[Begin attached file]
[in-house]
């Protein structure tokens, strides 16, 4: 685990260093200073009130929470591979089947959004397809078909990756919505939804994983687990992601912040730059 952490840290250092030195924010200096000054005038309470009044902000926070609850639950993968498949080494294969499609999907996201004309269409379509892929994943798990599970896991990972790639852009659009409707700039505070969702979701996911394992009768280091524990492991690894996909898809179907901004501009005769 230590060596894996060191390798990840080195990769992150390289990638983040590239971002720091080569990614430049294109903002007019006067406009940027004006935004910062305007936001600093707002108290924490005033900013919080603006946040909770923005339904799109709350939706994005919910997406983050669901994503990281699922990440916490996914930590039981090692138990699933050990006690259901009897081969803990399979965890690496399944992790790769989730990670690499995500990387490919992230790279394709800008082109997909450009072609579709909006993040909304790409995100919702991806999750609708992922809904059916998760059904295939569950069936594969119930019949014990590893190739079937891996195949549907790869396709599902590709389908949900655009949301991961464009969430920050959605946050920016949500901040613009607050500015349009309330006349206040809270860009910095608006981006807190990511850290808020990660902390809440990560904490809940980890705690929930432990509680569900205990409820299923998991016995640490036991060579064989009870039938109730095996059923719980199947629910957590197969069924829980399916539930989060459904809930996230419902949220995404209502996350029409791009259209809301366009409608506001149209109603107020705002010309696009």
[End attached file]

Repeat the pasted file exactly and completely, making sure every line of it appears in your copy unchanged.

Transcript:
[in-house]
């Protein structure tokens, strides 16, 4: 685990260093200073009130929470591979089947959004397809078909990756919505939804994983687990992601912040730059 952490840290250092030195924010200096000054005038309470009044902000926070609850639950993968498949080494294969499609999907996201004309269409379509892929994943798990599970896991990972790639852009659009409707700039505070969702979701996911394992009768280091524990492991690894996909898809179907901004501009005769 230590060596894996060191390798990840080195990769992150390289990638983040590239971002720091080569990614430049294109903002007019006067406009940027004006935004910062305007936001600093707002108290924490005033900013919080603006946040909770923005339904799109709350939706994005919910997406983050669901994503990281699922990440916490996914930590039981090692138990699933050990006690259901009897081969803990399979965890690496399944992790790769989730990670690499995500990387490919992230790279394709800008082109997909450009072609579709909006993040909304790409995100919702991806999750609708992922809904059916998760059904295939569950069936594969119930019949014990590893190739079937891996195949549907790869396709599902590709389908949900655009949301991961464009969430920050959605946050920016949500901040613009607050500015349009309330006349206040809270860009910095608006981006807190990511850290808020990660902390809440990560904490809940980890705690929930432990509680569900205990409820299923998991016995640490036991060579064989009870039938109730095996059923719980199947629910957590197969069924829980399916539930989060459904809930996230419902949220995404209502996350029409791009259209809301366009409608506001149209109603107020705002010309696009």